Abstract—Bird feathers have been widely used as a nondestructive biological material for monitoring heavy metals. Sources of metals taken up by feathers include diet (metals are incorporated during feather formation), preening, and direct contact with metals in water, air, dust, and plants. In the literature, data regarding the origin of trace elements in feathers are not univocal. Only in the vast literature concerning mercury (as methyl mercury) has endogenous origin been determined. In the present study, we investigate cadmium, lead, and mercury levels in feathers of prey of Falco eleonorae in relation to the ecological characteristics (molt, habitat, and contamination by soil) of the different species. Cluster analysis identified two main groups of species. Differences and correlations within and between groups identified by cluster analysis were then checked by nonparametric statistical analysis. The results showed that mercury levels had a pattern significantly different from those of cadmium and lead, which in turn showed a significant positive correlation, suggesting different origins. Nests of F. eleonorae proved to be a good source for feathers of small trans-Saharan passerines collected by a noninvasive method. They provided abundant feathers of the various species in a relatively small area— in this case, the falcon colony on the Isle of San Pietro, Sardinia, Italy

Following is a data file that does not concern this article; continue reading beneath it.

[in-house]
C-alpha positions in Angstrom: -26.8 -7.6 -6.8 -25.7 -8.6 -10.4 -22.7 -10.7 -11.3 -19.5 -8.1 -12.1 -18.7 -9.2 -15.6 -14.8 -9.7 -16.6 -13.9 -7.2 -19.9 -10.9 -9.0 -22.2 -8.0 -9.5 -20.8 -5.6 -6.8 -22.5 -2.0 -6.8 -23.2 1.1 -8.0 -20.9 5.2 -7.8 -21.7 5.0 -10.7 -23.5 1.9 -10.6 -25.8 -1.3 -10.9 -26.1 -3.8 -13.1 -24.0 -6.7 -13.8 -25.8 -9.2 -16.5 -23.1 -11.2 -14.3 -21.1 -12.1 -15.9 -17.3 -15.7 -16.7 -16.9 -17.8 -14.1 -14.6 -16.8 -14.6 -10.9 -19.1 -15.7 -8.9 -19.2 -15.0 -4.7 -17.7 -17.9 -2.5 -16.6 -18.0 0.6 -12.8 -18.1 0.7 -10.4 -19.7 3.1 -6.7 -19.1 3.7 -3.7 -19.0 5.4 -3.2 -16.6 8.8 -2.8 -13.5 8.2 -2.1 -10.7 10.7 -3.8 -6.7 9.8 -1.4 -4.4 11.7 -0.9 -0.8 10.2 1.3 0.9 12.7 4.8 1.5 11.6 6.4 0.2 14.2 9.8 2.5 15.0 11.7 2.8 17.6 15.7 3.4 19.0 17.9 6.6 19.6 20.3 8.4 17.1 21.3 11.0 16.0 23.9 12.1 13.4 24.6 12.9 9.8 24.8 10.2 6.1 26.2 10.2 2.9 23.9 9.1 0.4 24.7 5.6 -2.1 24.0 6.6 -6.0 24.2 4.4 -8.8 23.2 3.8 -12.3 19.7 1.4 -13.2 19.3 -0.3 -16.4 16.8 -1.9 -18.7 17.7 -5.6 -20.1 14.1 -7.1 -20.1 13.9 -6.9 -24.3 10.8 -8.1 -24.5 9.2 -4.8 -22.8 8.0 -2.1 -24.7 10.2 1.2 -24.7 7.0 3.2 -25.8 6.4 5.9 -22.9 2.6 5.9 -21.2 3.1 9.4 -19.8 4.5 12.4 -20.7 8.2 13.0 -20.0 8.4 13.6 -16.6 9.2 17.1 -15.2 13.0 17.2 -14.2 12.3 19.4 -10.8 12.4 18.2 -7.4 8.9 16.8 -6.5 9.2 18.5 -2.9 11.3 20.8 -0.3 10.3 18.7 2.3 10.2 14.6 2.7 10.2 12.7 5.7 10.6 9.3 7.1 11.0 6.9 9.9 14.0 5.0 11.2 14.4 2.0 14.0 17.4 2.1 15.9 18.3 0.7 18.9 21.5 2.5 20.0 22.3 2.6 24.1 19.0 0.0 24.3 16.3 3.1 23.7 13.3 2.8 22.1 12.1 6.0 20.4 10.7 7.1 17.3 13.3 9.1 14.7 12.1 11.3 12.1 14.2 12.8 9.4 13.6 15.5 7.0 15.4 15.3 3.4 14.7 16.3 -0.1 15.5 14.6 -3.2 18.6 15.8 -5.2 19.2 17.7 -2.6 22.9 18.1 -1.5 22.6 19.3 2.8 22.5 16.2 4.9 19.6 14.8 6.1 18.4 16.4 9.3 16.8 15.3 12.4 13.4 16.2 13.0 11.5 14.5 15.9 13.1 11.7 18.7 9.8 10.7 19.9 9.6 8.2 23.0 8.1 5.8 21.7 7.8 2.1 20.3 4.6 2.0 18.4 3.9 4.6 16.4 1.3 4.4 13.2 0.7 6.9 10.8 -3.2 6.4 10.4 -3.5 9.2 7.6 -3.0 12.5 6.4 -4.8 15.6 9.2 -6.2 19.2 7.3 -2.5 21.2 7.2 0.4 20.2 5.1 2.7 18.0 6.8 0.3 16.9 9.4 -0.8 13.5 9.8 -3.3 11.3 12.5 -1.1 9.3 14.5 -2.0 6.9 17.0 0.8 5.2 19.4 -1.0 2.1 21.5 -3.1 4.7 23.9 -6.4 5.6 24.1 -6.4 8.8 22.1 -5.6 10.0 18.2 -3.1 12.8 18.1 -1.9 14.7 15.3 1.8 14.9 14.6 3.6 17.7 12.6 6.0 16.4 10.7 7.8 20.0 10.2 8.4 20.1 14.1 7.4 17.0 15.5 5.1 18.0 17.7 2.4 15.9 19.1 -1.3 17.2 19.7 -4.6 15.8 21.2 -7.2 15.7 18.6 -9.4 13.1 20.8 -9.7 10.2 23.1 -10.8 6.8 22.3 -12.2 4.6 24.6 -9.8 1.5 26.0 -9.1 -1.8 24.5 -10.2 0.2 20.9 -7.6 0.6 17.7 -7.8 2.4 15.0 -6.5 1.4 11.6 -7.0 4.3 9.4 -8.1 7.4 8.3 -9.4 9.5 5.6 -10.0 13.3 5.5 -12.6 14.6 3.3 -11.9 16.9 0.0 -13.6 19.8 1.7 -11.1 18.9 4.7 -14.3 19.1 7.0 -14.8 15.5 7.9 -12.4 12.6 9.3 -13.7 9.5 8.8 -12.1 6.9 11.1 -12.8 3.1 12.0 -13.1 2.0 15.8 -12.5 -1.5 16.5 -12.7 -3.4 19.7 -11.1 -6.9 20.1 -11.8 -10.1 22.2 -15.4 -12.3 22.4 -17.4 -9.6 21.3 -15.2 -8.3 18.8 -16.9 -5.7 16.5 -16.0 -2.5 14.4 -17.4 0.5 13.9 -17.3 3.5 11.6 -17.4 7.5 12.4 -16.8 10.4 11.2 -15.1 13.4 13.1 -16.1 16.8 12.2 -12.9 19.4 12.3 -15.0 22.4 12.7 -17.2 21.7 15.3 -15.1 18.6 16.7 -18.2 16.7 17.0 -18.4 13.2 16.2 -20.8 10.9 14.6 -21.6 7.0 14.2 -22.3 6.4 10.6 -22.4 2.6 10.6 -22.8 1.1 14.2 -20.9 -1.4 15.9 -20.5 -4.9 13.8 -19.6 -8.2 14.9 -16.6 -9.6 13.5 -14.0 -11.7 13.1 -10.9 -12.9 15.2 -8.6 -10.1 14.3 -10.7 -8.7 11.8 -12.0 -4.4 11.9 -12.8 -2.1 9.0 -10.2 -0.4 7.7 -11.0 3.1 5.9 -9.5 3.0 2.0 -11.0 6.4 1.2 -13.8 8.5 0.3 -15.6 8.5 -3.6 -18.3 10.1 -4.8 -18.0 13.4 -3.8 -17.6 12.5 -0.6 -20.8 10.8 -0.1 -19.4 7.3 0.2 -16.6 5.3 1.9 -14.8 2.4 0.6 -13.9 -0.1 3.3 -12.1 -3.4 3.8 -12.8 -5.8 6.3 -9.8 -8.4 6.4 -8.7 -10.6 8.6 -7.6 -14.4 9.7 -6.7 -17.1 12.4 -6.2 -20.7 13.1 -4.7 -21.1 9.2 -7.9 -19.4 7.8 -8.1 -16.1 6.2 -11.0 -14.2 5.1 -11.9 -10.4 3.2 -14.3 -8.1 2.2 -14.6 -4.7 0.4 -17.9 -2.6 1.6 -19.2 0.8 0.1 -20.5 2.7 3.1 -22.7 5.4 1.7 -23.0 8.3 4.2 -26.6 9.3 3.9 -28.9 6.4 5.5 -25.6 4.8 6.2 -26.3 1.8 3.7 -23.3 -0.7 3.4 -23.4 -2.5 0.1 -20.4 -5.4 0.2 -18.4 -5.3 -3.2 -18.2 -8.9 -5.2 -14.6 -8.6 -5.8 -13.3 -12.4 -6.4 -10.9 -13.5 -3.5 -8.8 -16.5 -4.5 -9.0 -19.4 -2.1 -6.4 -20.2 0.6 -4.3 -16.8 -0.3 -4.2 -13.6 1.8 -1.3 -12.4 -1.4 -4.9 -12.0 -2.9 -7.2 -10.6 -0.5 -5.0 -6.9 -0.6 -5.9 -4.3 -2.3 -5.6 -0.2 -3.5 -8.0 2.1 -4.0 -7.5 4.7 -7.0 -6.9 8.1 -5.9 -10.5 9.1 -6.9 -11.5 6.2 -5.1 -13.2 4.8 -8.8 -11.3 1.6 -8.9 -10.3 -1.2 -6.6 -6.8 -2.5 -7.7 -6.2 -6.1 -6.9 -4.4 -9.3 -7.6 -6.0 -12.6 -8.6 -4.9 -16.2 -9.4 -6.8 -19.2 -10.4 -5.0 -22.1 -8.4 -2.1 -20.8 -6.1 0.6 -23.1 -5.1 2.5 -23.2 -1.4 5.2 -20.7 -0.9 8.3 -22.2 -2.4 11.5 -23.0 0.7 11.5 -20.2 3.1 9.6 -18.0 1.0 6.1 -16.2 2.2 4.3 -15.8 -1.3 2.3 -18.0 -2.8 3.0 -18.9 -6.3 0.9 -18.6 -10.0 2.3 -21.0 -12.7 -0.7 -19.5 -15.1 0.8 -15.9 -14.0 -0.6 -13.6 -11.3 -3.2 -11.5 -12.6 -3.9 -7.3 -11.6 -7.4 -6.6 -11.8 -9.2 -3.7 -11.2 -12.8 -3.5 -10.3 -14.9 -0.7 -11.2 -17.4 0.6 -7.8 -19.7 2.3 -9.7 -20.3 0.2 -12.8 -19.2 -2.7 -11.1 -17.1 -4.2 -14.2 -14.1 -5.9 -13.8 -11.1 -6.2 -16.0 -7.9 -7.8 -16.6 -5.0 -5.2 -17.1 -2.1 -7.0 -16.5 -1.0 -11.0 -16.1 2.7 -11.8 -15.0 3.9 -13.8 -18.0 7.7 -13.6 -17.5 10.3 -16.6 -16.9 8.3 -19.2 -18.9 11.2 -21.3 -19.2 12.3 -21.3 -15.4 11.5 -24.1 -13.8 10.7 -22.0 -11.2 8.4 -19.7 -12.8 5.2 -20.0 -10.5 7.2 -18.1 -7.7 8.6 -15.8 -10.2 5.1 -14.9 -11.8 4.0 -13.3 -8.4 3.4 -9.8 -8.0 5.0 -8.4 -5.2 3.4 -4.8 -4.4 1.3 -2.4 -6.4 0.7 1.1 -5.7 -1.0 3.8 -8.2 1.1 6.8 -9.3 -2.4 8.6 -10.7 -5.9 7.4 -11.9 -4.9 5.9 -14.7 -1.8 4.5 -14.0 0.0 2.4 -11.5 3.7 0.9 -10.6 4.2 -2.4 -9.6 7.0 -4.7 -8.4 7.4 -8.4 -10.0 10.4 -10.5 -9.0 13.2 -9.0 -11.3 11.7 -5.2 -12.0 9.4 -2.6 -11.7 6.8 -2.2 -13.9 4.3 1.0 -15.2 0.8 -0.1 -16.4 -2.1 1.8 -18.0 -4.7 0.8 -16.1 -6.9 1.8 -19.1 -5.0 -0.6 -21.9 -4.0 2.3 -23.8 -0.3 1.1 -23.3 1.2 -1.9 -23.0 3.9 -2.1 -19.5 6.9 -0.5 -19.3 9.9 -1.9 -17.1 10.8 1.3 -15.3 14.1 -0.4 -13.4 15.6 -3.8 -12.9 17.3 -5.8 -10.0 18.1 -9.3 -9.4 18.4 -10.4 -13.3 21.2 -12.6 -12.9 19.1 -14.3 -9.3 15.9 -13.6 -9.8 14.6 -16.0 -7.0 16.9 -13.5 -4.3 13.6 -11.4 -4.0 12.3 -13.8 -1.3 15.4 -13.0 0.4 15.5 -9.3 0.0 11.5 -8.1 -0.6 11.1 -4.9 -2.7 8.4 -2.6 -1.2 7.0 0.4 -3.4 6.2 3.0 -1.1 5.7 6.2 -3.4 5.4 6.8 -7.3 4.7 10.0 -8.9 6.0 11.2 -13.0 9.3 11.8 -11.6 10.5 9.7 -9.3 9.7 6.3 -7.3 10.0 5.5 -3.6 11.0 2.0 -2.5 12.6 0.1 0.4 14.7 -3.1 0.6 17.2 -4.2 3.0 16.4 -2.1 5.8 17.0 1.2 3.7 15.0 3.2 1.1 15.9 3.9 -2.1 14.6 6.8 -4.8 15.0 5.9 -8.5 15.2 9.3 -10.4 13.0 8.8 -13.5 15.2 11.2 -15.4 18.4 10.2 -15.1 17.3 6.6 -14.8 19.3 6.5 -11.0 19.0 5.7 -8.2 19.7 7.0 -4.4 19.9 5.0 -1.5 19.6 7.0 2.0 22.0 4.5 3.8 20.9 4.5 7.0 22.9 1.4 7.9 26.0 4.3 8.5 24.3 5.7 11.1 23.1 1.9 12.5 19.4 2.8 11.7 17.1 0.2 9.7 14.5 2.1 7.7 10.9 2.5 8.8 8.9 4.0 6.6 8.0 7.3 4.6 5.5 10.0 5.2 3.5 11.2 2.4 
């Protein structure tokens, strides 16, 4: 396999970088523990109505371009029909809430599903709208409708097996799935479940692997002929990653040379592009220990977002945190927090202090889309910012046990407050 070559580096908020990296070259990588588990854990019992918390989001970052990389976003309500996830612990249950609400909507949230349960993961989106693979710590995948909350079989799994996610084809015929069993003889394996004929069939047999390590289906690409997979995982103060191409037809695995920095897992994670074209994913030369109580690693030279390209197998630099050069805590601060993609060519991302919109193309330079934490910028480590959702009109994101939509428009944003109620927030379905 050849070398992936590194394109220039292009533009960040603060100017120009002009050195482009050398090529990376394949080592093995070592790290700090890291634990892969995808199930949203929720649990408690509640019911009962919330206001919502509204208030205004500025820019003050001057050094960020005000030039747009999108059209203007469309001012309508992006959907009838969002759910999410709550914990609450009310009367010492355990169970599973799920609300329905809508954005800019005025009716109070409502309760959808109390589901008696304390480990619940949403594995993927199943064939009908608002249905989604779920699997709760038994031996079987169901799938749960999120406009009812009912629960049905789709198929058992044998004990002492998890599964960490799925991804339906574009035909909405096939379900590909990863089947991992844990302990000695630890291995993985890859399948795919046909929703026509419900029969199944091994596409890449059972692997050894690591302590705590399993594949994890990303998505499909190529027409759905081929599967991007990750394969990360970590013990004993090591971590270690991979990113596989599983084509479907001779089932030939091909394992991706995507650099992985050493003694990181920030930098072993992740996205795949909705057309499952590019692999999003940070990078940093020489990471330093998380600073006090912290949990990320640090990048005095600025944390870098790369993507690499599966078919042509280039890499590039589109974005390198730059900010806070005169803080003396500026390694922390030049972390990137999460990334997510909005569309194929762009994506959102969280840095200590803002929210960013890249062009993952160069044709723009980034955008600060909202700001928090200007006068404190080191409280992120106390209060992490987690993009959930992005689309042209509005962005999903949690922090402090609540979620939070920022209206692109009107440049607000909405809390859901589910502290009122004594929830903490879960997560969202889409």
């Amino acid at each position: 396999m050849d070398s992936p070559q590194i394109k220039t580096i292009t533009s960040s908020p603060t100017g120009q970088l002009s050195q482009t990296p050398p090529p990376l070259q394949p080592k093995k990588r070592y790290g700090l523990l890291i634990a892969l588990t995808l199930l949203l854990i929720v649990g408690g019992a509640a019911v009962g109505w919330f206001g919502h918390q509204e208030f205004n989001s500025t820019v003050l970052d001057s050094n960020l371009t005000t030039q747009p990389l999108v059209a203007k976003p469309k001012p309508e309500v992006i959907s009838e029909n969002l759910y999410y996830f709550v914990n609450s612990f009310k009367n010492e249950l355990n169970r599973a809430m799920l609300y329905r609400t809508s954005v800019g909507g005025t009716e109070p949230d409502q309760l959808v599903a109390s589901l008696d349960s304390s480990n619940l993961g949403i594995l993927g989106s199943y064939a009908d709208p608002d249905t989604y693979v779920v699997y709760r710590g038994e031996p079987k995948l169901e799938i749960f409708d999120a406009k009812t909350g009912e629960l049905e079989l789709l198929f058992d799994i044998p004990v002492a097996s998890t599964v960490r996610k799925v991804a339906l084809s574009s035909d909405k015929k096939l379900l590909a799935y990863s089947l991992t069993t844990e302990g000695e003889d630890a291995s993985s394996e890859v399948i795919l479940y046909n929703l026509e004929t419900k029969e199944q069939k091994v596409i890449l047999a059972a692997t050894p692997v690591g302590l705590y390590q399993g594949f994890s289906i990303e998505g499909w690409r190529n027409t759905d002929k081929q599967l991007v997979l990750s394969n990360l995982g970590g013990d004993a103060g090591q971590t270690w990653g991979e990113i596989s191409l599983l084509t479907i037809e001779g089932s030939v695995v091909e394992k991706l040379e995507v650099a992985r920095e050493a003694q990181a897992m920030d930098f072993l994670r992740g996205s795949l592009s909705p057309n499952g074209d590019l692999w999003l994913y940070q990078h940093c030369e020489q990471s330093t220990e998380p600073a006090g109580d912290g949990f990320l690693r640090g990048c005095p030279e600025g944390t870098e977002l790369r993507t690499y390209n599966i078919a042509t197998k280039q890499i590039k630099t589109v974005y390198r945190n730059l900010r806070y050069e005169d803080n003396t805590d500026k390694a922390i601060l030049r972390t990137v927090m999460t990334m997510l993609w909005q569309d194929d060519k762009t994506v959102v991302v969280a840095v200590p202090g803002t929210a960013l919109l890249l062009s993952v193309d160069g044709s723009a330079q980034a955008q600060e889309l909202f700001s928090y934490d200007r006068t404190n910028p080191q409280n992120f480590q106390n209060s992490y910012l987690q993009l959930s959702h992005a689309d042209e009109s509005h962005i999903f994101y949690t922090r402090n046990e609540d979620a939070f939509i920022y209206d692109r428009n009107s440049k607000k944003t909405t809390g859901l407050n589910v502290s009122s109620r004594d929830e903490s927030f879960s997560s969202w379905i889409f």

Bianchi, N., Ancora, S., Di Fazio, N., & Leonzio, C. (2008). Cadmium, lead, and mercury levels in feathers of small passerine birds: noninvasive sampling strategy. ENVIRONMENTAL TOXICOLOGY AND CHEMISTRY, 27(10), 2064-2070.
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|Titolo:||Cadmium, lead, and mercury levels in feathers of small passerine birds: noninvasive sampling strategy|
|Citazione:||Bianchi, N., Ancora, S., Di Fazio, N., & Leonzio, C. (2008). Cadmium, lead, and mercury levels in feathers of small passerine birds: noninvasive sampling strategy. ENVIRONMENTAL TOXICOLOGY AND CHEMISTRY, 27(10), 2064-2070.|
|Appare nelle tipologie:||1.1 Articolo in rivista|